NVIDIA researchers have created a new tool that can easily turn photos into 3D objects. Called NVIDIA 3D MoMa, the company says it can allow architects, designers, concept artists, and game developers to quickly import objects into a graphics engine for digital manipulation.
The technology works through what is known as inverse rendering, which is a technique that can reconstruct a series of still photos into a 3D model of an object or a scene.
David Luebke, vice president of graphics research at NVIDA, describes this idea as a “holy grail” of sorts for computer vision and computer graphics
“By formulating every piece of the inverse rendering problem as a GPU-accelerated differentiable component, the NVIDIA 3D MoMa rendering pipeline uses the machinery of modern AI and the raw computational horsepower of NVIDIA GPUs to quickly produce 3D objects that creators can import, edit and extend without limitation in existing tools,” he says.
3D MoMa takes a series of photos and uses them to create 3D renders of the object that is formed with a triangle mesh with textured materials, what NVIDIA describes as a common language used by 3D tools across various industries.
3D MoMa Works with Industry Standard Tools
Game studios, for example, typically create 3D objects like this with complex photogrammetry techniques that NVIDIA says takes significant time and manual effort. Earlier this year, NVIDIA showed off a way it was able to turn a set of photos into 3D scenes in a matter of seconds, and while it is powerful, it did not create that triangle mesh that would make those captures easily edited.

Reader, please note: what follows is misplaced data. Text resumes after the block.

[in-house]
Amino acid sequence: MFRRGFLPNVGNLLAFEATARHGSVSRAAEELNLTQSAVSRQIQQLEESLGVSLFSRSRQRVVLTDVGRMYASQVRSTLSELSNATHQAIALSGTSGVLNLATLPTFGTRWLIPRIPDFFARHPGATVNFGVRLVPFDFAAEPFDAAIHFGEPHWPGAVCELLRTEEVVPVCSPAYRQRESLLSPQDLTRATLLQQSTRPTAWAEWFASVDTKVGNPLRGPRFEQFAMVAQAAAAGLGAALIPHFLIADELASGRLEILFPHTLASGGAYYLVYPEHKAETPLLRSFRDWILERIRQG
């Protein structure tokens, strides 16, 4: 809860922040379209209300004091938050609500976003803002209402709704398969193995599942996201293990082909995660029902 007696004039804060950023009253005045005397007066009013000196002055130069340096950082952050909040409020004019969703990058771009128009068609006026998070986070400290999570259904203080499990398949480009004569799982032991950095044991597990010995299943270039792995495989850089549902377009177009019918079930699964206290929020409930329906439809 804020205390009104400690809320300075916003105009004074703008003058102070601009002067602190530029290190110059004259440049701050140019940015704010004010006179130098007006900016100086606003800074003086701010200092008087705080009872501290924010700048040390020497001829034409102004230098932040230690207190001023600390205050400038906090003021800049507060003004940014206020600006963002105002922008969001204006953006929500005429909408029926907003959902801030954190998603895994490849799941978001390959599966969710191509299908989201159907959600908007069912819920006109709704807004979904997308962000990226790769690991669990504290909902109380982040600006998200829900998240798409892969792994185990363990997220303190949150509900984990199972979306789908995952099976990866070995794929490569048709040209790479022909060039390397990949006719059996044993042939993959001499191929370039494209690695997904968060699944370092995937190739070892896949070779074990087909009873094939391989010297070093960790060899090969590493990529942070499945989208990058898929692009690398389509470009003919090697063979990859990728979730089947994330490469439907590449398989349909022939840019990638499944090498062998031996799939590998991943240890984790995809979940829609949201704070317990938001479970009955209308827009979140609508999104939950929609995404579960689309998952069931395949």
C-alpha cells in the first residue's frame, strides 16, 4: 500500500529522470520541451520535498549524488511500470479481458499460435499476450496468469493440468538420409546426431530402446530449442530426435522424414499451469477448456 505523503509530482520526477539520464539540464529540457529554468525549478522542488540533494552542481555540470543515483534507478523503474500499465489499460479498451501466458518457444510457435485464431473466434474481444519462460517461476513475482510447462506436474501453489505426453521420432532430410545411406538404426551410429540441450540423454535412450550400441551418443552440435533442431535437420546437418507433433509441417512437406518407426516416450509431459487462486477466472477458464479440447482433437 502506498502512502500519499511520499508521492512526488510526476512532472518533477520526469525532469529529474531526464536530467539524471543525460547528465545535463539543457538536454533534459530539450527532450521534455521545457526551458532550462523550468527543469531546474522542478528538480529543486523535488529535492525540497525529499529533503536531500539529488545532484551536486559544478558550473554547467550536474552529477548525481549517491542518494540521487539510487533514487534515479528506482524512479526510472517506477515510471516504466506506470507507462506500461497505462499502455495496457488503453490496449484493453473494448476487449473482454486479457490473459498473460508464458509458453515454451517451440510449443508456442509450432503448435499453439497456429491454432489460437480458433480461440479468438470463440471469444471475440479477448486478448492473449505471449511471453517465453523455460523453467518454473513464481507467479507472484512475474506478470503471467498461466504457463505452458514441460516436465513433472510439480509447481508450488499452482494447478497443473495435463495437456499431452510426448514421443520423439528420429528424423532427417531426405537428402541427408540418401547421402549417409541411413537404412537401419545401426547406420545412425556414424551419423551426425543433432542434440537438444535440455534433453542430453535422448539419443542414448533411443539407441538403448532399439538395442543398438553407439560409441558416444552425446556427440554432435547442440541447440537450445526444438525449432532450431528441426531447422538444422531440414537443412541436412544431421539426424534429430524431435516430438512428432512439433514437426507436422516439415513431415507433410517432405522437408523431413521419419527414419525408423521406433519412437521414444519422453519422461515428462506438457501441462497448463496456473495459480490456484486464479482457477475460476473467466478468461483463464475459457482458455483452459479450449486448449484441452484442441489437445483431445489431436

NVIDIA’s 3D MoMA changes that and generates triangle mesh models within an hour on a single NVIDIA Tensor Core GPU. The company says the output is directly compatible with the 3D graphics engines and modeling tools that creators across a range of industries already use.
“The pipeline’s reconstruction includes three features: a 3D mesh model, materials, and lighting. The mesh is like a paper-mâché model of a 3D shape built from triangles,” NVIDIA says. “With it, developers can modify an object to fit their creative vision. Materials are 2D textures overlaid on the 3D meshes like a skin. And NVIDIA 3D MoMa’s estimate of how the scene is lit allows creators to later modify the lighting on the objects.”
The researchers have showcased the tool with a set of jazz instruments in the video above. NVIDIA’s team first captured about 100 images of each of the five jazz band instruments from different angles and then fed that information into the 3D MoMa system. From that input, it was able to generate the required 3D models that could be imported into a 3D editor.
NVIDIA says that these inverse rendered objects can be used as building blocks for a complex animated scene and allows them to be created in a fraction of the time.
NVIDIA has published a paper on the 3D MoMa system which is one of 38 papers NVIDIA authors will present at the Conference on Computer Vision and Pattern Recognition (CVPR) this week.